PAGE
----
Just to state the (hopefully) obvious, the lax that comes from OE is irrelevant to the program Ratatosk was posting about; the only reason we’re talking about it is that Ratatosk, unfamiliar with the word lox, spelled it with an a
I am not sure whether it was pronounced with an o or an a.
But afterwards when I looked up the word lax online I got this result:
lax [laks] adjective, lax·er, lax·est.
1. not strict or severe; careless or negligent: lax morals; a lax attitude toward discipline.
2. loose or slack; not tense, rigid, or firm: a lax rope; a lax handshake.
3. not rigidly exact or precise; vague: lax ideas.
4. open, loose, or not retentive, as diarrheal bowels.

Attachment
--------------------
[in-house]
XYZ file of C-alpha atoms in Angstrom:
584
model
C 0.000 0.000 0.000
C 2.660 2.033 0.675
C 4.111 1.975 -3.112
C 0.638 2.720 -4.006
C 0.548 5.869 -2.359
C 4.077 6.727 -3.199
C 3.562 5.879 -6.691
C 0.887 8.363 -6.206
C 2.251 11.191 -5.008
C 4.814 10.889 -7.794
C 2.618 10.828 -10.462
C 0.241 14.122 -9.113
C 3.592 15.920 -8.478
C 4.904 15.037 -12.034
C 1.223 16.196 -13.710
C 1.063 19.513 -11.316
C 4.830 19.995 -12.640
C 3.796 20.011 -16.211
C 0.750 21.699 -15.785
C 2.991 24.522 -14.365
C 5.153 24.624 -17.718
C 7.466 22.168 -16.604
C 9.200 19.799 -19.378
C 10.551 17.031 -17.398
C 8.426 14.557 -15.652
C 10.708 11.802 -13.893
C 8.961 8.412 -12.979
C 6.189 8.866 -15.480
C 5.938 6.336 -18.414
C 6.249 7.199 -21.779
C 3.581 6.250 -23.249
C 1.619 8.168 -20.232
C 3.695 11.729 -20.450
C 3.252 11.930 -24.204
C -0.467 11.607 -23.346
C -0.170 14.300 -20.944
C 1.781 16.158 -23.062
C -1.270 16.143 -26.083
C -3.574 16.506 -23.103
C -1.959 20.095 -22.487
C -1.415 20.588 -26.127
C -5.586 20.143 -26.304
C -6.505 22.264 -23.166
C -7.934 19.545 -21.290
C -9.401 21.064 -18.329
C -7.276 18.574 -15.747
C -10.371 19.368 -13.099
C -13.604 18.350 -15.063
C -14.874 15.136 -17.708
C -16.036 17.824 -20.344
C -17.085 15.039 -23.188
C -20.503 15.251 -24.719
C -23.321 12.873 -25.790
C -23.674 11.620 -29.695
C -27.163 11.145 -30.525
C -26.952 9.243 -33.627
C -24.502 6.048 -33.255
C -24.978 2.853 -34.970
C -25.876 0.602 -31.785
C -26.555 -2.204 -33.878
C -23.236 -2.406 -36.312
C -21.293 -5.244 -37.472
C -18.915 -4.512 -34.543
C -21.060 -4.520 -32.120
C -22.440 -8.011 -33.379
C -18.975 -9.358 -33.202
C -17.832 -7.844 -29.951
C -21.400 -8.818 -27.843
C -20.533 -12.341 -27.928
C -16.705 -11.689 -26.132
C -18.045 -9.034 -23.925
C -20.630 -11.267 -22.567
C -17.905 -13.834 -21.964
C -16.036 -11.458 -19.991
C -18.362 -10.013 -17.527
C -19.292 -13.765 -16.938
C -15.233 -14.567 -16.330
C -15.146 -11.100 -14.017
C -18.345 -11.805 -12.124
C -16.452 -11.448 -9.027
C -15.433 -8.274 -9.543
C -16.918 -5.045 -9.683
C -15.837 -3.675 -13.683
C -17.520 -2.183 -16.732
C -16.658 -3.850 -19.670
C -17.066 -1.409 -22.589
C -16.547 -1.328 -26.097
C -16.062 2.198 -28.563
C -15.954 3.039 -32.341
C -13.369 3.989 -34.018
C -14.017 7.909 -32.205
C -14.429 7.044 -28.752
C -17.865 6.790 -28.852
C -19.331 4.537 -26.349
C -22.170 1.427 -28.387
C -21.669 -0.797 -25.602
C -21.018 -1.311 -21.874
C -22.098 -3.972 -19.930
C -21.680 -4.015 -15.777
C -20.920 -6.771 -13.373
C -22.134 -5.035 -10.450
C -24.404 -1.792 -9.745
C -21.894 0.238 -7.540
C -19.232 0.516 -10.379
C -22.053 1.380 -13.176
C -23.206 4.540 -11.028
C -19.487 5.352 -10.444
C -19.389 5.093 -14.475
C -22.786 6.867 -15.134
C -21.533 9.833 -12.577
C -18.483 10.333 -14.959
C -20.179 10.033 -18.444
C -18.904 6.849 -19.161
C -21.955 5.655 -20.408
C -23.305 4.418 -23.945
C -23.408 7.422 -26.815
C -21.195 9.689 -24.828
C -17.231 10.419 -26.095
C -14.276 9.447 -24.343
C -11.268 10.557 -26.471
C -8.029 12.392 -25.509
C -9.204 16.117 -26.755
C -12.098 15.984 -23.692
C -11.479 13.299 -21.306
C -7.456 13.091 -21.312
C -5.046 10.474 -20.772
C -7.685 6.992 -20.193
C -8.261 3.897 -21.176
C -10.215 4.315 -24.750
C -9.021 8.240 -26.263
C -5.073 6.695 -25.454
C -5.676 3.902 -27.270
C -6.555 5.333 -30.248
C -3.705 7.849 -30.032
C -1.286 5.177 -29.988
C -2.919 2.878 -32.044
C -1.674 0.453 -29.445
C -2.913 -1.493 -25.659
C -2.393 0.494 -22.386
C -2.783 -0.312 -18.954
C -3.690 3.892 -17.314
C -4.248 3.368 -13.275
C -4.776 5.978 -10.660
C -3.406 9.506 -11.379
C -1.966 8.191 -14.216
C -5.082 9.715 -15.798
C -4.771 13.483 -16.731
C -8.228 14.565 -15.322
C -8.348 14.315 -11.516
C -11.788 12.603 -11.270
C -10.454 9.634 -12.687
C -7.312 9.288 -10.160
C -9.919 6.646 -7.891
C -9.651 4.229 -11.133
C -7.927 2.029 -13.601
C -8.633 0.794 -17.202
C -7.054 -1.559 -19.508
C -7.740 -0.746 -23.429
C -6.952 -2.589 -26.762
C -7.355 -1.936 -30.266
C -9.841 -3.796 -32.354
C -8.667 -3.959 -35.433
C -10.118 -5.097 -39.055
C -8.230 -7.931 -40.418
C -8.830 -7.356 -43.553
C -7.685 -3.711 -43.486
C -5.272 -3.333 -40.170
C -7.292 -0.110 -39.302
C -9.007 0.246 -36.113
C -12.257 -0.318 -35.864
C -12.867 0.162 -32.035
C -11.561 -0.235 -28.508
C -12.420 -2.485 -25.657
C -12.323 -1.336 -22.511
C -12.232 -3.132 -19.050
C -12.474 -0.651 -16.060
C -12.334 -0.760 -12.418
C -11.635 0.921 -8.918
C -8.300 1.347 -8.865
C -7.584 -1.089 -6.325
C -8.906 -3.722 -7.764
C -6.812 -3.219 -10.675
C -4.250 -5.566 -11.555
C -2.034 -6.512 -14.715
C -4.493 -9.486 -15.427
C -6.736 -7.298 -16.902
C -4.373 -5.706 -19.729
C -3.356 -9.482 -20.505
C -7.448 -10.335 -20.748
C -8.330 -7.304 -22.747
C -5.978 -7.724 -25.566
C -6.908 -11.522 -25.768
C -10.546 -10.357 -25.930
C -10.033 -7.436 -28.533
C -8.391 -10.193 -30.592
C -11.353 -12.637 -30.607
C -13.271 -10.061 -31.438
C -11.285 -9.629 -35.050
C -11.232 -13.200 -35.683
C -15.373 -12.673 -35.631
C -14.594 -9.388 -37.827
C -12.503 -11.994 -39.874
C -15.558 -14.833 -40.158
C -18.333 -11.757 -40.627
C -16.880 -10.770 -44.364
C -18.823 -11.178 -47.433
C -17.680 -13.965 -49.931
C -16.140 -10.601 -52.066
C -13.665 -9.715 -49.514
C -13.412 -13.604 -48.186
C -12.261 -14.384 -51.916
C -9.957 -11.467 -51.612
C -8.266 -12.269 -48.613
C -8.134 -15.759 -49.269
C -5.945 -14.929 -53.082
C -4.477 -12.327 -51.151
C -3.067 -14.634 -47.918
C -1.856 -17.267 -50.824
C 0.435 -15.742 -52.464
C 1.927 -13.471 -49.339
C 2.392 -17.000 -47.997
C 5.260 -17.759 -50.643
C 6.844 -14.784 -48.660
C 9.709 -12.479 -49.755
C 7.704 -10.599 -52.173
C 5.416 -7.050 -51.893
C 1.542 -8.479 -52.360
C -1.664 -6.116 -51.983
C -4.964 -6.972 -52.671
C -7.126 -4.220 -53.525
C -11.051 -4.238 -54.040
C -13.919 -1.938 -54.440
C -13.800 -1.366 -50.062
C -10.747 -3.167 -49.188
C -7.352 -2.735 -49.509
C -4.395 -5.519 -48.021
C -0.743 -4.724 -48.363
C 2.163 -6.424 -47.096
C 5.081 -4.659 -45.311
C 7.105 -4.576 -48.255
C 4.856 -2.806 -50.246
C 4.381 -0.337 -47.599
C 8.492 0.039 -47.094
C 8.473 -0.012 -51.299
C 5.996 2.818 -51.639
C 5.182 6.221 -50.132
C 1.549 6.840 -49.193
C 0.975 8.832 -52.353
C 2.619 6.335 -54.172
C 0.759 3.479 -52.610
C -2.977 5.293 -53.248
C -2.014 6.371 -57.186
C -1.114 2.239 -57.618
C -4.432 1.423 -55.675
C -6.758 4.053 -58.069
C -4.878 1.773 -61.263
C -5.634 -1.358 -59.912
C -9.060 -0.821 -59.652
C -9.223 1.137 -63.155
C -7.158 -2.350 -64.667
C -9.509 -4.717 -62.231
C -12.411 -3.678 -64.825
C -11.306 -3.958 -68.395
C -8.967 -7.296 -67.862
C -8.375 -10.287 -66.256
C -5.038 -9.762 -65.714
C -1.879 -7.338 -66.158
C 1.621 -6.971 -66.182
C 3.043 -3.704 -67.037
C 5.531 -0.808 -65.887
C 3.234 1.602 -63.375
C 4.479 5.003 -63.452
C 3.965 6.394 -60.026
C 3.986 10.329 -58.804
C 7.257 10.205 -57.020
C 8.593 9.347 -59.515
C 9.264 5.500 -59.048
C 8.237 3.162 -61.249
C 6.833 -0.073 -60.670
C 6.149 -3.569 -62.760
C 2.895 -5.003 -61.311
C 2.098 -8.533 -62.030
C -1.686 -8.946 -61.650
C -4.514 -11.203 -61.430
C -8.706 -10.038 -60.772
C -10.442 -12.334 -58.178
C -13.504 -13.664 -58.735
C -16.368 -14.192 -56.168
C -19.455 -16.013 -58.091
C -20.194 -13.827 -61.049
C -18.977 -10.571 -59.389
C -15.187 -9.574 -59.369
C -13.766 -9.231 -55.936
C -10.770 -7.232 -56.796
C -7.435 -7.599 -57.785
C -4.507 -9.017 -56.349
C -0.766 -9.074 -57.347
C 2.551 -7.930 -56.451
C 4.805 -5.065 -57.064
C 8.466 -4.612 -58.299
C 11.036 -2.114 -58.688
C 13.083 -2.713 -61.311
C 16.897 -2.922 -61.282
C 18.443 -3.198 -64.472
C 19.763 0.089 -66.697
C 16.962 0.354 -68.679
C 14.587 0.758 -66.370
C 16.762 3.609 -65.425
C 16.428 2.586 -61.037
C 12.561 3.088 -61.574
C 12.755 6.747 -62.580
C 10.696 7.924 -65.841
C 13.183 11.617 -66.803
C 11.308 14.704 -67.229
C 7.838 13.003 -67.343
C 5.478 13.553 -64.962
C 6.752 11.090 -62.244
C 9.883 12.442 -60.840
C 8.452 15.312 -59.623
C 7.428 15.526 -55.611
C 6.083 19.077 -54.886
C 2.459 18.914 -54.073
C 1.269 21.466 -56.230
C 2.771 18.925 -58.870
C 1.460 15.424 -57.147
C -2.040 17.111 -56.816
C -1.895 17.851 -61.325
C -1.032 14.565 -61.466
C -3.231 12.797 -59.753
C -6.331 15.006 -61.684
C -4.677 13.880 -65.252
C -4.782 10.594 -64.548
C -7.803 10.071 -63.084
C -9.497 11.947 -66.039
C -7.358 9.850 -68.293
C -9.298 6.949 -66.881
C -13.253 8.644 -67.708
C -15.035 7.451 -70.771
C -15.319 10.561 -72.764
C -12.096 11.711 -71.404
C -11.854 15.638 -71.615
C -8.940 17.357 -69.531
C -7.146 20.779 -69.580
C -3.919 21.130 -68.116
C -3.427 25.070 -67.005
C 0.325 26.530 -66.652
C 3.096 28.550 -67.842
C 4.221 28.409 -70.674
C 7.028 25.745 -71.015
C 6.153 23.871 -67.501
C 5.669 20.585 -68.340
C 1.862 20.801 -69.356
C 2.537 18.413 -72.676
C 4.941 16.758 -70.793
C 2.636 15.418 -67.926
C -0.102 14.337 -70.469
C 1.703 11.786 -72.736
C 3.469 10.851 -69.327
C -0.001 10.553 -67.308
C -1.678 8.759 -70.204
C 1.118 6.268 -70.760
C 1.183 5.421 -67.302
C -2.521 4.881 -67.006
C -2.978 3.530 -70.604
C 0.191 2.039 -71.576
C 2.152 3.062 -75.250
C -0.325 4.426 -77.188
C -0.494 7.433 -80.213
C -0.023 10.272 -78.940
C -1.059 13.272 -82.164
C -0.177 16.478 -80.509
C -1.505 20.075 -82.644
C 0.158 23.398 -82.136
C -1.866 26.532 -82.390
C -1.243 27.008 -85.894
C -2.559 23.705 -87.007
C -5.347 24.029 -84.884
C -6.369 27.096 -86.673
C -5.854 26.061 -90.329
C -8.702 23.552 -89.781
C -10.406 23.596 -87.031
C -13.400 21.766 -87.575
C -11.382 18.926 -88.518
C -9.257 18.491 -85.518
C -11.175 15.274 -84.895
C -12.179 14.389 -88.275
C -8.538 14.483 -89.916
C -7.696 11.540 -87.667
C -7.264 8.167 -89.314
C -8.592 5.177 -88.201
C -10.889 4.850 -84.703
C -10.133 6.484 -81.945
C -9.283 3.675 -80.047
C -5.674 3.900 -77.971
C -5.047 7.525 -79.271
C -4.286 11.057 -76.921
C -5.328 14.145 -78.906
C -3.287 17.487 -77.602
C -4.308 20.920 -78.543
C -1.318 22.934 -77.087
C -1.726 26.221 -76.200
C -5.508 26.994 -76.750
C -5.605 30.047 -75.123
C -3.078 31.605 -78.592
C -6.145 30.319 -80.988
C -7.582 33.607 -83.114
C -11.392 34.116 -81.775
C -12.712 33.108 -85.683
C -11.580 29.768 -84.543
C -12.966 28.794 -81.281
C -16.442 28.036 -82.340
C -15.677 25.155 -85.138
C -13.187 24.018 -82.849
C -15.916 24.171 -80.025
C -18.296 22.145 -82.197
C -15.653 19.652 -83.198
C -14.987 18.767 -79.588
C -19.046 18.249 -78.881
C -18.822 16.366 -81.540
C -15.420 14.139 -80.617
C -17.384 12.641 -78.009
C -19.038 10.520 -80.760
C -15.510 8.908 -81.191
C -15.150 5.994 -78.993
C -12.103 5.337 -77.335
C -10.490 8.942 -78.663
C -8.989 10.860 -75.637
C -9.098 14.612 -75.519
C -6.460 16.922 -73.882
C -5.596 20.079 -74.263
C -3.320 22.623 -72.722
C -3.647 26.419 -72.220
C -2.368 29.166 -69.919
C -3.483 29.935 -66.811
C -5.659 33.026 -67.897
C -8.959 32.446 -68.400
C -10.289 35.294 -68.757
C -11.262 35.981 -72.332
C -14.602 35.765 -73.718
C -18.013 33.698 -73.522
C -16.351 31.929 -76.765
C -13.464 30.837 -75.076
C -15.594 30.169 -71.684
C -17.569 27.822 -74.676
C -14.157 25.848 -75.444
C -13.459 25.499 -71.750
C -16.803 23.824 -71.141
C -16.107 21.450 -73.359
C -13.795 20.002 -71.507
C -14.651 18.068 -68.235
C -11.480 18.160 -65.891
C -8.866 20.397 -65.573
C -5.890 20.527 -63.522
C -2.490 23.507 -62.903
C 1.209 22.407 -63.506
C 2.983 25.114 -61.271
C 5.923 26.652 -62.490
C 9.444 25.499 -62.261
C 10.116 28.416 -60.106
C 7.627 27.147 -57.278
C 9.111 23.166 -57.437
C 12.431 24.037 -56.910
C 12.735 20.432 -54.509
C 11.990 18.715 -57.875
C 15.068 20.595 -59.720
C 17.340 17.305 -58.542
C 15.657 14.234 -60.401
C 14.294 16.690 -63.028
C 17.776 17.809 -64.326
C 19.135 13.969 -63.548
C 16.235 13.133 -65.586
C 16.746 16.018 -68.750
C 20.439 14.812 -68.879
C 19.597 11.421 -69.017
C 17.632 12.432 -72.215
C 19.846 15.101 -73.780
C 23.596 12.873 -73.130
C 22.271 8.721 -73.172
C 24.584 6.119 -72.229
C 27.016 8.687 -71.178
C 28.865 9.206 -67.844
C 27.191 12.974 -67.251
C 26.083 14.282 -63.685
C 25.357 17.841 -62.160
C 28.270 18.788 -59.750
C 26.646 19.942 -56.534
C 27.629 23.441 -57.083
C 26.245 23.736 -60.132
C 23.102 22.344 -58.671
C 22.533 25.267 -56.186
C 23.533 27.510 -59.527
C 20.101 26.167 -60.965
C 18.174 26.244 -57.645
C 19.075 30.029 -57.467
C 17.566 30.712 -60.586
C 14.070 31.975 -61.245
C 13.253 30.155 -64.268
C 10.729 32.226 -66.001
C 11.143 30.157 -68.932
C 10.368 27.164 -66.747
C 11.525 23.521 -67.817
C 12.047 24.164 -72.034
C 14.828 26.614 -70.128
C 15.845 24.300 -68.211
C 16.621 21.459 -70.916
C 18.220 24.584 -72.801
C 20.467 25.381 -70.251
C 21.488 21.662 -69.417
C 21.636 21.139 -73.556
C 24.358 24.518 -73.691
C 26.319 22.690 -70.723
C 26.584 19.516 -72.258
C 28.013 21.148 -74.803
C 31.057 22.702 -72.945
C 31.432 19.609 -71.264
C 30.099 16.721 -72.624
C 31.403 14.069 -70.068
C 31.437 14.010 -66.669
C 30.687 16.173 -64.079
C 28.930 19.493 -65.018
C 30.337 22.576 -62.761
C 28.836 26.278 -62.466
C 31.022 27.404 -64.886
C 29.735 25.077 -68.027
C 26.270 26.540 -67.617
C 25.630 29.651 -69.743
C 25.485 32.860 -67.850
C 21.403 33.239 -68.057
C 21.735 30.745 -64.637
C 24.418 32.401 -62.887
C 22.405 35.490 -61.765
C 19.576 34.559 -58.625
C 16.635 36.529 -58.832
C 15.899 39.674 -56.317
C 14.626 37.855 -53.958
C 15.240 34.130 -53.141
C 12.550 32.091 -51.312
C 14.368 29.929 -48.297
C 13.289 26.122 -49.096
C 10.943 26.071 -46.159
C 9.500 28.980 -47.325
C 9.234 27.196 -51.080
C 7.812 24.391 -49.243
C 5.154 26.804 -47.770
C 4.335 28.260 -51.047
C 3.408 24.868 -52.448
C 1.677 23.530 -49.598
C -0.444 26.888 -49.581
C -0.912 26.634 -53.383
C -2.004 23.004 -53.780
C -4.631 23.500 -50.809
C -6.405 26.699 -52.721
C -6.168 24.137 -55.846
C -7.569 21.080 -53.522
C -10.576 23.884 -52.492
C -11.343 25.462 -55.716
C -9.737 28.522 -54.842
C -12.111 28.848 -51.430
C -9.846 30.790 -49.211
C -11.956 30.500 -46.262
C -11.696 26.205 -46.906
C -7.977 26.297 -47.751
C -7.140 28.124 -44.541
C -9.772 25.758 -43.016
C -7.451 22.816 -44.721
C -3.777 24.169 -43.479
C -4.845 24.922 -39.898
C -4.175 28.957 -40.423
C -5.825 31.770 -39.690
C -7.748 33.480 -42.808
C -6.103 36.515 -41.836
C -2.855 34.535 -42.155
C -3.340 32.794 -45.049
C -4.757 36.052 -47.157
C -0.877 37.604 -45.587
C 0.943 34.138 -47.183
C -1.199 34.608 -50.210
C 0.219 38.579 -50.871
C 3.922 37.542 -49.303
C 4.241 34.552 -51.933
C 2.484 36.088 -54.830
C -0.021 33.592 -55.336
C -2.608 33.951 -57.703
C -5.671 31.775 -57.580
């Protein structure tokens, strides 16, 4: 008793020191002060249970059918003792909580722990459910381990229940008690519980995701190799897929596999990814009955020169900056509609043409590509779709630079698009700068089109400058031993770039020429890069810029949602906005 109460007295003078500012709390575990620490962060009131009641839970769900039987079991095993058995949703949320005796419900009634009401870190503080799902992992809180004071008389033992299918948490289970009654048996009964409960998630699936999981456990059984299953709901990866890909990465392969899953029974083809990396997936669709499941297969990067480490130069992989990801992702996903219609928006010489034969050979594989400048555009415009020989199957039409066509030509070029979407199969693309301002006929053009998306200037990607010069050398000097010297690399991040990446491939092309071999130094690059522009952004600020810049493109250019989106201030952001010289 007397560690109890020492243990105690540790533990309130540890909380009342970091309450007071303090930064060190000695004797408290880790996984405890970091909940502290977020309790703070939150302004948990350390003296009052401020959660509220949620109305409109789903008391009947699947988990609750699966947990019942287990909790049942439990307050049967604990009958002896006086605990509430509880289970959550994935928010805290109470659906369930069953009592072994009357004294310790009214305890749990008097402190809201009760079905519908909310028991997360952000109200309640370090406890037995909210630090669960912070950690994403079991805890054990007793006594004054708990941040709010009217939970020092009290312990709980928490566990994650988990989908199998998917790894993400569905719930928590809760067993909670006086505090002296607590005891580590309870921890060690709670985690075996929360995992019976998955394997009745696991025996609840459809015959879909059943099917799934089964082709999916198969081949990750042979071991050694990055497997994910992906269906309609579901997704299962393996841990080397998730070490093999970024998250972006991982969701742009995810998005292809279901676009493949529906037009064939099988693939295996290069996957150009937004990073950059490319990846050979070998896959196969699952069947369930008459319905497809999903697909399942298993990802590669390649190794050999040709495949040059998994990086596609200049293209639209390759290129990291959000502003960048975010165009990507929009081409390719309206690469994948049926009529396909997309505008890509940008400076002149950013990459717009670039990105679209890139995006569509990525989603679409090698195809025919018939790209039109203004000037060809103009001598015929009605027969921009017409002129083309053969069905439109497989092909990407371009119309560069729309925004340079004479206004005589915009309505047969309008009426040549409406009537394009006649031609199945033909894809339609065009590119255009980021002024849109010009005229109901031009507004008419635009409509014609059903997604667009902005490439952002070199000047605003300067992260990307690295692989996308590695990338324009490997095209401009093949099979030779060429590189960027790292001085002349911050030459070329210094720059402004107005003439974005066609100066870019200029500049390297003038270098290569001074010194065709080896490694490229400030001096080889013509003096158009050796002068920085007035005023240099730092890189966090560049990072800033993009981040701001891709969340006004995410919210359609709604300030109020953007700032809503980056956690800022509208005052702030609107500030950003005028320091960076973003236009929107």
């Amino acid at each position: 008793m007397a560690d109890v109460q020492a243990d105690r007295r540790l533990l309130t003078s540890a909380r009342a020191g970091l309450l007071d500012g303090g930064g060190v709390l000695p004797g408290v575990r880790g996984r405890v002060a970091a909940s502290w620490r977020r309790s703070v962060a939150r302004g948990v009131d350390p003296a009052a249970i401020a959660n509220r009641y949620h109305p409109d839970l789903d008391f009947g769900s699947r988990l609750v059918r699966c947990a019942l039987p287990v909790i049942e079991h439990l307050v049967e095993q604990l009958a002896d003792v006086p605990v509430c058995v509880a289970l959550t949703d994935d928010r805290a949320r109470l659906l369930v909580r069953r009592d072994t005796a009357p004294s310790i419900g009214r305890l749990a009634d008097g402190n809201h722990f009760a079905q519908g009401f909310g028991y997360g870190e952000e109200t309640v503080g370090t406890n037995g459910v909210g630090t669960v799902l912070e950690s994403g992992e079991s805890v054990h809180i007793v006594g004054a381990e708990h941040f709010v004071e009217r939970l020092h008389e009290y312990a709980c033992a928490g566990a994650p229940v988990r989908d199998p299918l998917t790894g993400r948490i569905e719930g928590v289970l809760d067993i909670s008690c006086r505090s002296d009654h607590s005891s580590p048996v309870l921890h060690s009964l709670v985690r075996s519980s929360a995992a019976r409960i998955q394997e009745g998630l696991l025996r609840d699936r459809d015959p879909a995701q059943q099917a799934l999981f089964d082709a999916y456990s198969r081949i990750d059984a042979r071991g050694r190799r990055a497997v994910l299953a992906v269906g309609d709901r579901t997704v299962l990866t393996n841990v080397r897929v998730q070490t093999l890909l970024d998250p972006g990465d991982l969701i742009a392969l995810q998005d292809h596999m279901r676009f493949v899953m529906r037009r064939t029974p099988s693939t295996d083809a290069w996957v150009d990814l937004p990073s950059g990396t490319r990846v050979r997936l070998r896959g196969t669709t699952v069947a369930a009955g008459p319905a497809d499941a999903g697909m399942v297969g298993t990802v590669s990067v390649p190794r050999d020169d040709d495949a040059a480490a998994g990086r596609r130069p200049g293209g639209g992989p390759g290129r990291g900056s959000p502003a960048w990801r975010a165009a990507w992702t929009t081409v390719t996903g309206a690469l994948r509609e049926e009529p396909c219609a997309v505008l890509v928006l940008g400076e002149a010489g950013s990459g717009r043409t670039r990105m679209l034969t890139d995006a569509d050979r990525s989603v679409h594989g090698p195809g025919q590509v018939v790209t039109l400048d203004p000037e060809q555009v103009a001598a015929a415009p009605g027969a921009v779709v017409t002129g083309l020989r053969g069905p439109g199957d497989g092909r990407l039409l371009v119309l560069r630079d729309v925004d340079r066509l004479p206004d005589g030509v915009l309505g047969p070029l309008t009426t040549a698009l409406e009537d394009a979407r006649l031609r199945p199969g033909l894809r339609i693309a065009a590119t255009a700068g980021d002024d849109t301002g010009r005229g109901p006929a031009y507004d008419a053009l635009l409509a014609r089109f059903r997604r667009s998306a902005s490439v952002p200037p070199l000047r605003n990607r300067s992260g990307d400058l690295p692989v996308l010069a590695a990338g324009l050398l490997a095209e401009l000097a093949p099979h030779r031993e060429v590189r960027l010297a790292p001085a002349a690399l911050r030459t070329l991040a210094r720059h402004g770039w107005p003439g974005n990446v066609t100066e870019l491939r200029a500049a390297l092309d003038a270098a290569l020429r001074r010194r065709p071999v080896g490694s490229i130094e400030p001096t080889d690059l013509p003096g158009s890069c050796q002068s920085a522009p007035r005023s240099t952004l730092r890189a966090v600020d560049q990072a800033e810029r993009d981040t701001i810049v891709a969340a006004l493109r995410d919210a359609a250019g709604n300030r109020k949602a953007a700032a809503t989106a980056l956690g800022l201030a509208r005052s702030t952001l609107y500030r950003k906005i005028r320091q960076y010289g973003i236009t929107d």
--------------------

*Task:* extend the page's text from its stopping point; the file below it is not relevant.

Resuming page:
5. (of a person) having the bowels unusually loose or open.
And then it made sense to me.
So a play with the word; standing at the buffet bending over the (smoked?)salmon she had the opportunity to point out that her friend did not have a strict moral by shouting LAX/ LOX.
Both his parents were committing adultery and she wanted him to acknowledge and speak out the truth.
Anyway is was the comedy “Will and Grace”, taking place in New York and she was portraying a women with a jewish background.